The Importance Of Having A Business Mentor

Some of the most successful entrepreneurs in the world have had business mentors, Richard Branson says that “No matter whom you are, where you’ve come from, or what you have achieved, a good mentor is an invaluable asset in business.” But what is a mentor, how can they specifically help you as a Mumpreneur and what should you look for when selecting one?  

What is a business mentor/coach?

Mentors have been in the workplace for many years. The process of an older and wiser member of staff supporting the younger more inexperienced fledglings is quite established in the corporate world. 

The role of a mentor has expanded considerably though, particularly in the entrepreneur circle. Historically mentors have not worked with entrepreneurs, as business leaders they tend to think slightly differently to those opting for more secure employment and are bigger risk takers. Therefore asking for someone else’s input doesn’t necessarily come naturally.

The truth is that running your own business in a big responsibility and it can be a very lonely job.  A business mentor or coach is able to support the decision making process, provide a fresh perspective and offer impartial advice in all areas of your business.

How can a mentor help Mumpreneurs?

It may surprise you to learn that women are particularly bad at seeking support in the work place, it did me! I assumed that because as women we love to connect with others and will quite happily share our problems with a friend that we would be able to ask for help in our professional life too. A survey conducted by Levo found that 95% of women didn’t seek the guidance of a mentor in the workplace. With the rise of Mumpreneurs I imagine the figure to be very similar with women business owners. I think the problem is that we still feel we have to prove ourselves. It’s difficult to admit to the world that sometimes we need a little help.  

Looking for support from a business coach is far from admitting defeat. It is accepting success. In a recent post I explored the benefits of asking for help but of course a key factor is who you seek the help from.

What should a Mumpreneur look for in a mentor?

Finding a mentor that understands the challenges a Mumpreneur faces is vital to the success of the relationship. I am personally passionate about women empowering each other and believe that as a gender it is the only way we can plug the gaps in equality that remain.

This is why I suggest that Mumpreneurs who are seeking a business mentor look for a coach who ideally has experience in juggling the same balls.


Here are 5 other assets your ideal Mumpreneur business mentor should possess

  • Likeable

A mentor isn’t a friend, in some cases though they become even closer and should definitely be more influential.  Apart from the physical logistics of having to spend time together, for the process to be successful you have to form an open and honest relationship with them. If you don’t like the person you’ll also be less likely to act on any advice they give you. When you hire a mentor the relationship you develop is instrumental to the level of success it will bring you.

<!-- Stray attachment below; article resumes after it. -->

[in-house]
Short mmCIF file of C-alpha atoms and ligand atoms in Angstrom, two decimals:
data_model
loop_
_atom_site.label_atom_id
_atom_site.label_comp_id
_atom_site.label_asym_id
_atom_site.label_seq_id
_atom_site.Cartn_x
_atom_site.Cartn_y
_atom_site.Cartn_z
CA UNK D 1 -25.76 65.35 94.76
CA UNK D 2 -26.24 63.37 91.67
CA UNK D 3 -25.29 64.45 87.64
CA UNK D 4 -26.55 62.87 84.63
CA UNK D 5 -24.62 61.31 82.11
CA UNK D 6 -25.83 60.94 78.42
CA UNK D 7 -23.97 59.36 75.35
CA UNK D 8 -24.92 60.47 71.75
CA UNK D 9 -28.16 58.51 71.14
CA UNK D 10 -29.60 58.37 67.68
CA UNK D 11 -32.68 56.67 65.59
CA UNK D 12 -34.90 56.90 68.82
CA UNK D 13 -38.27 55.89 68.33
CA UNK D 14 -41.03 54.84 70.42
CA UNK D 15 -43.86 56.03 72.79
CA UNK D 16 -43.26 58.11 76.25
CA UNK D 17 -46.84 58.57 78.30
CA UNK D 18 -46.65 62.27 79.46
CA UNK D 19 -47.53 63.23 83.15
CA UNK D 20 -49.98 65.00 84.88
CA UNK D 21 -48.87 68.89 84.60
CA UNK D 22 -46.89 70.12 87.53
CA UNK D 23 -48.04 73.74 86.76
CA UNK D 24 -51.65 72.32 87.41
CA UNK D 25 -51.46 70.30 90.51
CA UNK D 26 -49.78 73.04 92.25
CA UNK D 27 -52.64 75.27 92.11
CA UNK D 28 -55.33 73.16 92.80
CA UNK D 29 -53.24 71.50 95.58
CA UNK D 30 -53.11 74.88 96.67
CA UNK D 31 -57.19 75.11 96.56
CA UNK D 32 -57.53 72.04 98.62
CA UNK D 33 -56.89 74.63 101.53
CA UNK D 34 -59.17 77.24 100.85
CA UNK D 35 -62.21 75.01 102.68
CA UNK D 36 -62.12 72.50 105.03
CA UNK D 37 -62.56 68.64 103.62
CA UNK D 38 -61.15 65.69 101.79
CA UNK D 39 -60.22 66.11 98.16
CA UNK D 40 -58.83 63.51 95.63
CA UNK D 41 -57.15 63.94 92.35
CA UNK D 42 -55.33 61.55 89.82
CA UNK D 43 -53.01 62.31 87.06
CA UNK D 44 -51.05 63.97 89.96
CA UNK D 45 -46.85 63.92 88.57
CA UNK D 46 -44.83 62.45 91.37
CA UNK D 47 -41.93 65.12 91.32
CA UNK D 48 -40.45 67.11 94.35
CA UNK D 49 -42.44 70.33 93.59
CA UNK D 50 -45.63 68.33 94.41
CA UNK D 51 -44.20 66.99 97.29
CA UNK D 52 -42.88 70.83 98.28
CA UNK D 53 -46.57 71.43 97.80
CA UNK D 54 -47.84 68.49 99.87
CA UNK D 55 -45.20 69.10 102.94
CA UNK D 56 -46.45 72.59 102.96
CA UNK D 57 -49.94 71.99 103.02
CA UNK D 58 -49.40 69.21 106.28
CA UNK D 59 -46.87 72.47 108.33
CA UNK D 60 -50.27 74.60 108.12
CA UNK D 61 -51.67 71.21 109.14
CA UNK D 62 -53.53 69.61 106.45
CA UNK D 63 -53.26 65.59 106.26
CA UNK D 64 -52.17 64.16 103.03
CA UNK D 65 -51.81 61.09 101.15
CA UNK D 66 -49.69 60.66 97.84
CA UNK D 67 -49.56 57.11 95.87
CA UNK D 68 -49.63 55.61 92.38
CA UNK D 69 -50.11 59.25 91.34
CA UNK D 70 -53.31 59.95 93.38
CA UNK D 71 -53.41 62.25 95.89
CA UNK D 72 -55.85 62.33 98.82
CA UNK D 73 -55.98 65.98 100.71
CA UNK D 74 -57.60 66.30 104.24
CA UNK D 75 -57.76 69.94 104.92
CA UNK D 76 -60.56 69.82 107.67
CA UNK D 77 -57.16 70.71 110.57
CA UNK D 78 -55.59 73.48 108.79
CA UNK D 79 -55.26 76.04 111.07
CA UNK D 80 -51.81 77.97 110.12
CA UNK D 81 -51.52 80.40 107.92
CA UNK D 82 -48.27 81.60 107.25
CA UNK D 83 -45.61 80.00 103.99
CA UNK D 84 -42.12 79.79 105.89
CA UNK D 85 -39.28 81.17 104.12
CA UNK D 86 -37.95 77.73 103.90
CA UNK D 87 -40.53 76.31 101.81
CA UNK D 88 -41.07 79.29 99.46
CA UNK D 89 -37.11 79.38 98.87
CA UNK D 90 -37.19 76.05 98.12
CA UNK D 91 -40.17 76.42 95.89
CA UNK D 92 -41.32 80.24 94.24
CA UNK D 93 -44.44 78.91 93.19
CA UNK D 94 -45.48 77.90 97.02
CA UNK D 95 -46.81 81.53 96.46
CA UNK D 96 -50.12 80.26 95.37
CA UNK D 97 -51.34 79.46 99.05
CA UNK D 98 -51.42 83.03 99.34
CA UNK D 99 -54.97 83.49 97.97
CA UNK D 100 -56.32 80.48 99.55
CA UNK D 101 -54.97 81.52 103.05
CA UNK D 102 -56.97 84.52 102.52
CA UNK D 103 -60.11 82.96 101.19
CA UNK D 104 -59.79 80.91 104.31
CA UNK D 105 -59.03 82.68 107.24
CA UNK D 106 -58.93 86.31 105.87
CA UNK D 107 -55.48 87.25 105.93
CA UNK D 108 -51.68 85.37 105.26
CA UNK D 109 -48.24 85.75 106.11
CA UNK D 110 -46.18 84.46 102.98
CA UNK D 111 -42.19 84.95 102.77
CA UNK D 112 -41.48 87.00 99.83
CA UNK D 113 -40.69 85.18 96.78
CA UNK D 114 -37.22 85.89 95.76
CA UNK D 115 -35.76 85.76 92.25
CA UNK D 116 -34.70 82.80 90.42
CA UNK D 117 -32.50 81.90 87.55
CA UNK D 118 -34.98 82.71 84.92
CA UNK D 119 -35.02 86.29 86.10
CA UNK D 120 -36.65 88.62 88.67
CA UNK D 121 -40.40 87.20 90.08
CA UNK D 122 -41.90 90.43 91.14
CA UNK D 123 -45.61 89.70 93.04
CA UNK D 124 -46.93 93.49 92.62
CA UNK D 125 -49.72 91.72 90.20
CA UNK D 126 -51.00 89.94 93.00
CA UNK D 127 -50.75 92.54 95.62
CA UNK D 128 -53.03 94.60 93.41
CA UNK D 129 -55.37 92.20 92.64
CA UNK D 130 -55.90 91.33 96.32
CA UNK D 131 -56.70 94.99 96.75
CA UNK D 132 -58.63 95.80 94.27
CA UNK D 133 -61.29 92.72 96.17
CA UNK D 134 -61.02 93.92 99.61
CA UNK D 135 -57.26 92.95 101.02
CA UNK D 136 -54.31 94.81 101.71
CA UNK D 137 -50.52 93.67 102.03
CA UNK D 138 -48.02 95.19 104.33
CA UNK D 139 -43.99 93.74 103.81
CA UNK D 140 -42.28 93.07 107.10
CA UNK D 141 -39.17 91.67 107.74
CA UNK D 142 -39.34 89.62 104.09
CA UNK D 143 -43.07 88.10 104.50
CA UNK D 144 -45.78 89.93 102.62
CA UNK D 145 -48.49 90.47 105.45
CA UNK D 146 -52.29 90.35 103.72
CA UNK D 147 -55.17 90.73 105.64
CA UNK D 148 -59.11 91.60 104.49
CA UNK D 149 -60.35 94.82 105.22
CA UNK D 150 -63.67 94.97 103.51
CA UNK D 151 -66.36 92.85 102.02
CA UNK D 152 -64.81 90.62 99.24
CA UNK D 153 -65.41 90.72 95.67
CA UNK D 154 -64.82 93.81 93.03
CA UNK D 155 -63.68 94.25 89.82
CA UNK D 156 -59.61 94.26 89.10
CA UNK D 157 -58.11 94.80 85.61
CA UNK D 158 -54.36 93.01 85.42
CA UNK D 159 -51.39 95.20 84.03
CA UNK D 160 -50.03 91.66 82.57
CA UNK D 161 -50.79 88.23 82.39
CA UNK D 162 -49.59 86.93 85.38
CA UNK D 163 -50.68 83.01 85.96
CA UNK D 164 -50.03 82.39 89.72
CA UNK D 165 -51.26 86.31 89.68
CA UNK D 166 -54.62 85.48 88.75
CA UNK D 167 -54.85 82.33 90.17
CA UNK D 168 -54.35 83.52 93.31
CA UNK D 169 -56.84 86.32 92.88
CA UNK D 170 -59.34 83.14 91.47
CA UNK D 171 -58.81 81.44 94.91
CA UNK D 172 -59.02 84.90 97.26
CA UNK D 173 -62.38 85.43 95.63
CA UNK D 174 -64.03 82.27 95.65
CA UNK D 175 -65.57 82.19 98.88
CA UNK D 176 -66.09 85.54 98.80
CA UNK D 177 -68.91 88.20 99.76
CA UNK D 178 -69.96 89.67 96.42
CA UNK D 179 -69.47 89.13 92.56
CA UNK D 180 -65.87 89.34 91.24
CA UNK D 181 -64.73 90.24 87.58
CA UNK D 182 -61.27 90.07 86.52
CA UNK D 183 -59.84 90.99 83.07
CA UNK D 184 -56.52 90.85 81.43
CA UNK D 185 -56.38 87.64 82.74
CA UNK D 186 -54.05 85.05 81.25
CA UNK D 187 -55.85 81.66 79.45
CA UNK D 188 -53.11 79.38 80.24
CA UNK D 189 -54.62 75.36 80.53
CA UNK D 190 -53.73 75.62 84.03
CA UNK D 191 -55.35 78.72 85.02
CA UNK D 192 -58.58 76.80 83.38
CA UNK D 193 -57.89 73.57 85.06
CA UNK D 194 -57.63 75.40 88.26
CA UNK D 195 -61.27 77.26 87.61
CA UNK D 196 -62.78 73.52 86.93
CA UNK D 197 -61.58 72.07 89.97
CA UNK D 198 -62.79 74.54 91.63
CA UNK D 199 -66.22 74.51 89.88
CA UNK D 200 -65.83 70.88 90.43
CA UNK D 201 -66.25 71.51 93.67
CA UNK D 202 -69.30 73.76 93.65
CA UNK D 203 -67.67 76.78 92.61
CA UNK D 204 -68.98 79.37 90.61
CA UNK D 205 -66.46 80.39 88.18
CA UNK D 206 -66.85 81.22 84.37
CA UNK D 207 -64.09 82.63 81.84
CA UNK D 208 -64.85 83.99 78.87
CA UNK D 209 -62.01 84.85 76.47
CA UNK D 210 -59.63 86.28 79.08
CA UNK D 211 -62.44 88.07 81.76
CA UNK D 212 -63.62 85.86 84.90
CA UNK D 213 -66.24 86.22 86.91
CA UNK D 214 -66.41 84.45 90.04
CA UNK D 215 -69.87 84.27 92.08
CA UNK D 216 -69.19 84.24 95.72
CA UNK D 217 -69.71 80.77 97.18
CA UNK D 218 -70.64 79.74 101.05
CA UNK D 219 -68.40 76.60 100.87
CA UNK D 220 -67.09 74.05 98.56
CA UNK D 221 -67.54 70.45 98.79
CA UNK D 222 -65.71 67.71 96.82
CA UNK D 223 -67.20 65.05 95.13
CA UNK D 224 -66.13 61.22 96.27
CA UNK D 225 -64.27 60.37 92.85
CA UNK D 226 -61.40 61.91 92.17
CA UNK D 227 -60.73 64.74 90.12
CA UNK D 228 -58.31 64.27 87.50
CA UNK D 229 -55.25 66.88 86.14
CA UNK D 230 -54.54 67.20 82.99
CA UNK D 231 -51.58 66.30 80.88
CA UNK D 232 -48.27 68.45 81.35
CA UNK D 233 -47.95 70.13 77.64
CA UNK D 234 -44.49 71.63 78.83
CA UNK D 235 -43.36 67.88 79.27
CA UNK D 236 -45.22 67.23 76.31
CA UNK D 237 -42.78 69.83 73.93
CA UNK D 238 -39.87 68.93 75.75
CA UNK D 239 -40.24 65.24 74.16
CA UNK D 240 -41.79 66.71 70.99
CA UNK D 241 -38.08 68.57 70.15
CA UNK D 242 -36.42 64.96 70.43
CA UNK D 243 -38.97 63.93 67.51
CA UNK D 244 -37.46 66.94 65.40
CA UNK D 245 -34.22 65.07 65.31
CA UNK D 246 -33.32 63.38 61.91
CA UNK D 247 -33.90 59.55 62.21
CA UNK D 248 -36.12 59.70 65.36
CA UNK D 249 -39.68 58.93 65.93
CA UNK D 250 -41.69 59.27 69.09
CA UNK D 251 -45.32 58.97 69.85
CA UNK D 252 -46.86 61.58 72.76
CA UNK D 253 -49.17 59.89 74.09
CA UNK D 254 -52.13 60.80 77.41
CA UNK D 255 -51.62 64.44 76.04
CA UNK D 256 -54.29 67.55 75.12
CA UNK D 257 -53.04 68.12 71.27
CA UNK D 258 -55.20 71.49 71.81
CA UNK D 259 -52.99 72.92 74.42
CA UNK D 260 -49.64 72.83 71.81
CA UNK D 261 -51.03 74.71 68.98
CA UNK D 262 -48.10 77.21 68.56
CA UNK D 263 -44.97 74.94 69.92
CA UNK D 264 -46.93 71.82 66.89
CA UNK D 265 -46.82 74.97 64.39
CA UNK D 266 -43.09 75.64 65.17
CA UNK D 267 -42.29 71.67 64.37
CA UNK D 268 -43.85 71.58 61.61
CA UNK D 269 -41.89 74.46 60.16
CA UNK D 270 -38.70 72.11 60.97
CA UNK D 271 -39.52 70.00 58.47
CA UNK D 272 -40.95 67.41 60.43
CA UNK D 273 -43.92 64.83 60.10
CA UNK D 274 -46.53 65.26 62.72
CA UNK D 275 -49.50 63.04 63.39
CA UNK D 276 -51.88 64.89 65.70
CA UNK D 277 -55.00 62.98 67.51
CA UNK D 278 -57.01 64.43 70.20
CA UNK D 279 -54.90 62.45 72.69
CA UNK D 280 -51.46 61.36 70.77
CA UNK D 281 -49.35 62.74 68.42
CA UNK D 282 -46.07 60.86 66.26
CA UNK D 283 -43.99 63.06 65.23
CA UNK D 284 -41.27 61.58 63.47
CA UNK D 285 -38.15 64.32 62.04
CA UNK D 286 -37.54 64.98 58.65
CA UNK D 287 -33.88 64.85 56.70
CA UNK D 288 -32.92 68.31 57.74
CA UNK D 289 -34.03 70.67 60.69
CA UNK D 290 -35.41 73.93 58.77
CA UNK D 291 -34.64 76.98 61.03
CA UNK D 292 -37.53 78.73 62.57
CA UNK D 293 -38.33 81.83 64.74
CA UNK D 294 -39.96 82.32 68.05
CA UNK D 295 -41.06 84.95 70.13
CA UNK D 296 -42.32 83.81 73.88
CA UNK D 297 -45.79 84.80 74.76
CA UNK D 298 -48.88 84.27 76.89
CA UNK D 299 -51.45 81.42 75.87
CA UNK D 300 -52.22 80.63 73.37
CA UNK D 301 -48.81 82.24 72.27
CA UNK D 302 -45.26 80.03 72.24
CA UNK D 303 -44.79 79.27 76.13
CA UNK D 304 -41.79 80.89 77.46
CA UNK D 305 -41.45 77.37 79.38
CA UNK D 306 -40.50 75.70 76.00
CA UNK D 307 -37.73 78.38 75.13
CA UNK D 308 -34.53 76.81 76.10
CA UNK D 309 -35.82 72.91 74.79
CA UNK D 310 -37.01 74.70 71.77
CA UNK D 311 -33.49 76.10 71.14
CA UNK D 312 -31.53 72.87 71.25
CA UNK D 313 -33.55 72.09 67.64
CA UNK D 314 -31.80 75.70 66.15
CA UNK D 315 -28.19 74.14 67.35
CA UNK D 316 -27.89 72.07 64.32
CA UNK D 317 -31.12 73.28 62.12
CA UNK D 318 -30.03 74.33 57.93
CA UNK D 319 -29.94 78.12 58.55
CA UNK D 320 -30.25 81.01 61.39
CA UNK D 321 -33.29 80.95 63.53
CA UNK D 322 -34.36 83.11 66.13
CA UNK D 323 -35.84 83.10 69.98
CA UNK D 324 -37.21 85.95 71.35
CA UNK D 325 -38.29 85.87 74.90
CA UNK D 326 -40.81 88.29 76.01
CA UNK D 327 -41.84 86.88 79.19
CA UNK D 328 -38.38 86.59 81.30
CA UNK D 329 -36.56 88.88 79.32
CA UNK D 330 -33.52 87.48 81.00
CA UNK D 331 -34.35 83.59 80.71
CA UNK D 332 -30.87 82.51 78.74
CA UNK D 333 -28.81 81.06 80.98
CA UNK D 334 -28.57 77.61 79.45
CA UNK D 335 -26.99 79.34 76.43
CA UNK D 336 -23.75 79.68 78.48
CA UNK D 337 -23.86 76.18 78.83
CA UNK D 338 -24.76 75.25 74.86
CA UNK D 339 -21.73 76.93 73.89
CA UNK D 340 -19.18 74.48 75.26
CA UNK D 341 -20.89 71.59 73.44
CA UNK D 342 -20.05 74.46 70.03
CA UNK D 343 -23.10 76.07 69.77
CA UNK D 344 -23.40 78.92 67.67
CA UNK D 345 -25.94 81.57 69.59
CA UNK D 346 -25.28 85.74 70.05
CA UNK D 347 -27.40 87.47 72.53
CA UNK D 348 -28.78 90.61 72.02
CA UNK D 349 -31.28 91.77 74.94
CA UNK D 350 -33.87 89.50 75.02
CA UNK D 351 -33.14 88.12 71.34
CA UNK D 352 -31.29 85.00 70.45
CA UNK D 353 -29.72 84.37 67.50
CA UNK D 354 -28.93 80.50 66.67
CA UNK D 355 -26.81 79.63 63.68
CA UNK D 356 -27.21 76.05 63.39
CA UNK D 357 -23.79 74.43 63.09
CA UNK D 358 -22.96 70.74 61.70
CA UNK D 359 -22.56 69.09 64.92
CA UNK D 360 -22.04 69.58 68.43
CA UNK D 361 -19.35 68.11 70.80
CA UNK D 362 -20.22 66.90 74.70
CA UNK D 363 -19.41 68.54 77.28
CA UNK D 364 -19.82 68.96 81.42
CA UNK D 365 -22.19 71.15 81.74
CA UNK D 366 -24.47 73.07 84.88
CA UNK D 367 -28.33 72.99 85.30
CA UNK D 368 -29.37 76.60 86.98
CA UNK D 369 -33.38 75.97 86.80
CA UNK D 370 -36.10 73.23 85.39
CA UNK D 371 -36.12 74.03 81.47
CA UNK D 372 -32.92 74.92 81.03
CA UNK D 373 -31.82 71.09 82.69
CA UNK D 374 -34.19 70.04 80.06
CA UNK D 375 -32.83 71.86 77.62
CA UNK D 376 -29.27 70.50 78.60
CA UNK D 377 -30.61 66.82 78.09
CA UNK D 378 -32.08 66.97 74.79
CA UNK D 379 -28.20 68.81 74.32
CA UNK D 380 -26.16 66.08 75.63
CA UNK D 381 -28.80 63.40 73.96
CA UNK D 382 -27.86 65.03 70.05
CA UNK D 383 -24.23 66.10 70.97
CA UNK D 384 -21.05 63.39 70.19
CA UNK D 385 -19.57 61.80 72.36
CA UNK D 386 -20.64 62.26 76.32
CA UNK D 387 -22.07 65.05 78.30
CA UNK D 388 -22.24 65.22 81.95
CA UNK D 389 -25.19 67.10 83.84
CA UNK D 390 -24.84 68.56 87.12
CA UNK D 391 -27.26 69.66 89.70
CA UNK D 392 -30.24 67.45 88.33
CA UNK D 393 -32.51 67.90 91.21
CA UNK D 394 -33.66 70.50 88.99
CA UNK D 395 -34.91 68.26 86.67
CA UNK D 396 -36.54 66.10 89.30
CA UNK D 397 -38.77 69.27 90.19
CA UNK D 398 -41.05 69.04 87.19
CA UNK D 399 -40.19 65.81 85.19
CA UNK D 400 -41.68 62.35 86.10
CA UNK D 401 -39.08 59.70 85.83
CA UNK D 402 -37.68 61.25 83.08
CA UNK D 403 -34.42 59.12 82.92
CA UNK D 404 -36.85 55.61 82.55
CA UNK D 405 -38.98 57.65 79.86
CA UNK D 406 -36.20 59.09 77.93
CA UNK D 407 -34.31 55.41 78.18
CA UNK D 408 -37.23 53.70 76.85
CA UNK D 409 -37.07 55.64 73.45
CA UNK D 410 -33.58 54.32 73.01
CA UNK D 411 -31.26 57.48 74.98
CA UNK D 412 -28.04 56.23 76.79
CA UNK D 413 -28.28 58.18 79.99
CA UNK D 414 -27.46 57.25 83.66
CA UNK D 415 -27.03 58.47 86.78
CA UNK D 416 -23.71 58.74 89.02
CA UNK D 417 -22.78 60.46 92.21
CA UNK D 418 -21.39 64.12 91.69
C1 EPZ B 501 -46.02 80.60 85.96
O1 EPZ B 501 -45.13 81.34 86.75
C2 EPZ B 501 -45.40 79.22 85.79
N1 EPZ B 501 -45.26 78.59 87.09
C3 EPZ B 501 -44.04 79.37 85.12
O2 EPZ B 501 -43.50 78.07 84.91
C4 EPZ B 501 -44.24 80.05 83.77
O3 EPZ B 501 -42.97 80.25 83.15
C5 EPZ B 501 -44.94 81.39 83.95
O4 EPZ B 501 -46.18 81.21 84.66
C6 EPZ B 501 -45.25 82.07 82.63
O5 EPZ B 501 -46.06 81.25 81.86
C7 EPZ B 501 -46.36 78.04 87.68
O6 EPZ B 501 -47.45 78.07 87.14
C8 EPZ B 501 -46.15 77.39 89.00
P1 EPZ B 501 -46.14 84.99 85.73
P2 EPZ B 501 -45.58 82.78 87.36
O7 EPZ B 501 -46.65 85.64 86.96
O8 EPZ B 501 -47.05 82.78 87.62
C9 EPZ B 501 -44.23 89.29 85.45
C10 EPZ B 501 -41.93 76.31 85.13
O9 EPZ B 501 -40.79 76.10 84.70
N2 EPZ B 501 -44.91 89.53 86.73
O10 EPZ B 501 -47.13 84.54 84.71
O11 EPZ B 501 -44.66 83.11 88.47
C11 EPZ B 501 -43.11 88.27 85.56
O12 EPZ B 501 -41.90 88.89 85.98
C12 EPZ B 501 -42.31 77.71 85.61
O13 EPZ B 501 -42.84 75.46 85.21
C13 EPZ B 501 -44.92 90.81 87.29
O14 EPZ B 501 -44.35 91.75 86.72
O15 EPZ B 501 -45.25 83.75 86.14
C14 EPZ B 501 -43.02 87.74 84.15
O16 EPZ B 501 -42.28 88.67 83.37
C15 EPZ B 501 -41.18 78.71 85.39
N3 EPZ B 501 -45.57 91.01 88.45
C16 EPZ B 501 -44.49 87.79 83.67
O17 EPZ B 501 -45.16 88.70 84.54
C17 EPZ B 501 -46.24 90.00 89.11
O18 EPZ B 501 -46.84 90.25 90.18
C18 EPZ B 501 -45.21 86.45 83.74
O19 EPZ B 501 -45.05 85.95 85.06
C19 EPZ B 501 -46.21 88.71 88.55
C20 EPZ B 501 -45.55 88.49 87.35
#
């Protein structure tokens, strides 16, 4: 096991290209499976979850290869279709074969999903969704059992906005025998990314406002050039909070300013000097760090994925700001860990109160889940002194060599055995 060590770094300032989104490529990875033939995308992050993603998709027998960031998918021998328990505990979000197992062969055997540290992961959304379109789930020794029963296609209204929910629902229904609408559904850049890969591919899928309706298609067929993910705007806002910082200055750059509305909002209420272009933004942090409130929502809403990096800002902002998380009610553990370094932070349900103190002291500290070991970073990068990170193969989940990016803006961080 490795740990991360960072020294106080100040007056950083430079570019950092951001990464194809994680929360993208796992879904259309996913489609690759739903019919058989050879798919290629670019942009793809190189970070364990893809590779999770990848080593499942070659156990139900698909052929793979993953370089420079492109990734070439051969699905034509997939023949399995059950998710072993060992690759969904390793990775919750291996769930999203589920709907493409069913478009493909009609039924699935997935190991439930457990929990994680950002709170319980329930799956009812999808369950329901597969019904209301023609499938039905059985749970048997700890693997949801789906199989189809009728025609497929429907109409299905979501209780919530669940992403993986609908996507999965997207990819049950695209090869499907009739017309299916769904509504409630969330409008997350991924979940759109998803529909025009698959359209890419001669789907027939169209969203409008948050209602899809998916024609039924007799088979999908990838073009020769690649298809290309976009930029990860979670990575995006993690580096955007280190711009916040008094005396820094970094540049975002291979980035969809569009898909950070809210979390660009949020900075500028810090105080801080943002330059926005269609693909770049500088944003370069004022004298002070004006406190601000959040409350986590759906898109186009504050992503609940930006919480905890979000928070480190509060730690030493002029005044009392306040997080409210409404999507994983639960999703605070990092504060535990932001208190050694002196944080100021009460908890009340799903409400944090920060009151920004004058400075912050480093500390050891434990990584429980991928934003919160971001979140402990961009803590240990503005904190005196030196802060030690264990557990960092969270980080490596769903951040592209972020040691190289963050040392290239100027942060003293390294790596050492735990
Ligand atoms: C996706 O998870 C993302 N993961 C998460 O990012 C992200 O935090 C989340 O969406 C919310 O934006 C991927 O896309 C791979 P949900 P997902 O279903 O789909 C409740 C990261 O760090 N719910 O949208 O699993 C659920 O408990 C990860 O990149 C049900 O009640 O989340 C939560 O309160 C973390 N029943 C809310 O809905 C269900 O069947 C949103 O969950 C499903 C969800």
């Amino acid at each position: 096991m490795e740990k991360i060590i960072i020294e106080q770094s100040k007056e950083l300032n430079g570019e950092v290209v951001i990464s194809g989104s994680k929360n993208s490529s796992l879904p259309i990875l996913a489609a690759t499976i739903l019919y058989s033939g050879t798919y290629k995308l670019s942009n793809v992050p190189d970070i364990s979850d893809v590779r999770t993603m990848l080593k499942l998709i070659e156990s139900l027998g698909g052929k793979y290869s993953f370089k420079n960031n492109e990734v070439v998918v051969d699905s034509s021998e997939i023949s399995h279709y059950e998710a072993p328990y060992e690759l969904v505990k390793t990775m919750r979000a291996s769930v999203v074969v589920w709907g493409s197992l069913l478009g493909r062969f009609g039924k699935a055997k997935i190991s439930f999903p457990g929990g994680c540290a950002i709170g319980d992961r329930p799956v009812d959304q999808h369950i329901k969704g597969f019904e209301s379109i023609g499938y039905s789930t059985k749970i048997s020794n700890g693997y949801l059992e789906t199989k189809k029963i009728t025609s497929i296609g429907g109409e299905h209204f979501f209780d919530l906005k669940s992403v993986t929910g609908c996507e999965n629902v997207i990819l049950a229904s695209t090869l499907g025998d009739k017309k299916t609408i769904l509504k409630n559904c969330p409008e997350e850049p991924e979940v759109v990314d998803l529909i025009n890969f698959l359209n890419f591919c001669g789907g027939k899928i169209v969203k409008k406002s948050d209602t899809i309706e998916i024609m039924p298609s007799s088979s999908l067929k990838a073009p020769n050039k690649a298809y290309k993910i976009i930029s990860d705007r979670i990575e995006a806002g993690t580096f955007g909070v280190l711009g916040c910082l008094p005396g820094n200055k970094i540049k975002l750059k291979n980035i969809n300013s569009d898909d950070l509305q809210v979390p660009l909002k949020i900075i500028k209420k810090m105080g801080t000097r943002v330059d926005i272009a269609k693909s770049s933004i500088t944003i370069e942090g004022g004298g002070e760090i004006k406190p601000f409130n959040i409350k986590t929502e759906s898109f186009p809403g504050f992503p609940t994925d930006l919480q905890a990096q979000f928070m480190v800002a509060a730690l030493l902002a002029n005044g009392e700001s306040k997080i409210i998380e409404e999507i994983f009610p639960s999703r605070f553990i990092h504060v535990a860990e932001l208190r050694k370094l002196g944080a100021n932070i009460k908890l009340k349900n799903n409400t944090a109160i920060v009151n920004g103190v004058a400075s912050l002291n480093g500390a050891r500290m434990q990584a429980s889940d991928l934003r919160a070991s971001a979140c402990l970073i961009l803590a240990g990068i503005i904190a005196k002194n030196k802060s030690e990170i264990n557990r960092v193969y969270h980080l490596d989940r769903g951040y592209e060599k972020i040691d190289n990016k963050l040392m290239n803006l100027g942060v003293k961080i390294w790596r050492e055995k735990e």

• Experience

It doesn’t have to be in your exact business field but your mentor should understand business and have been successful in their own right. Don’t let age be a deciding factor, yes someone older than you may have had more experience  but be aware they may have spent the last 30 years of their life unfocused. Look at personal credentials.

  • Knowledgeable

Mentors come in all shapes and sizes with varying degrees of experience in different areas of business. If you find working on the accounts a specific challenge then choosing a mentor with expertise in this area will specifically benefit you. Look for a mentor that has a broad knowledge of business but also one who can provide you with the bespoke plugs to fill your knowledge gaps.

  • Interest

When you are looking to employ a mentor you need someone who is interested in who you are as an individual and what your business brand stands for. You also need to check that there are no areas of resistance. For example, if you sell beef burgers you probably don’t want a vegetarian mentor. Your chosen coach has to be fully on board with your business and its mission.

  • Goal orientated

When you first meet a perspective mentor make your business goals very clear. You want your mentor to fully understand and appreciate the direction you see your business going in. If this is not established in the very early stages you could be led away from your desires far too quickly.

To conclude before you make a commitment to a business mentor take the time to ensure they are right for you. Even if a friend has hired someone who is perfect for them, as an individual you may benefit from someone different.

When I have an initial meeting with potential clients I make sure they know who I am and what has led me into the coaching profession. I share with them my 10 years’ experience and my training in coaching and counselling. Most importantly though I try to find out as much as possible about their individual business and any potential barriers to success.  I am honest and open about how I feel I can coach them onto the next level of their business success.

I also provide a Mastermind Coaching group and a Mumpreneur networking group. Both are fabulous opportunities for Mumpreneurs to connect with each other and empower each other’s success.

If you have any questions and would like to find out if I am the right business mentor for you then don’t hesitate to get in touch.

To Your Success

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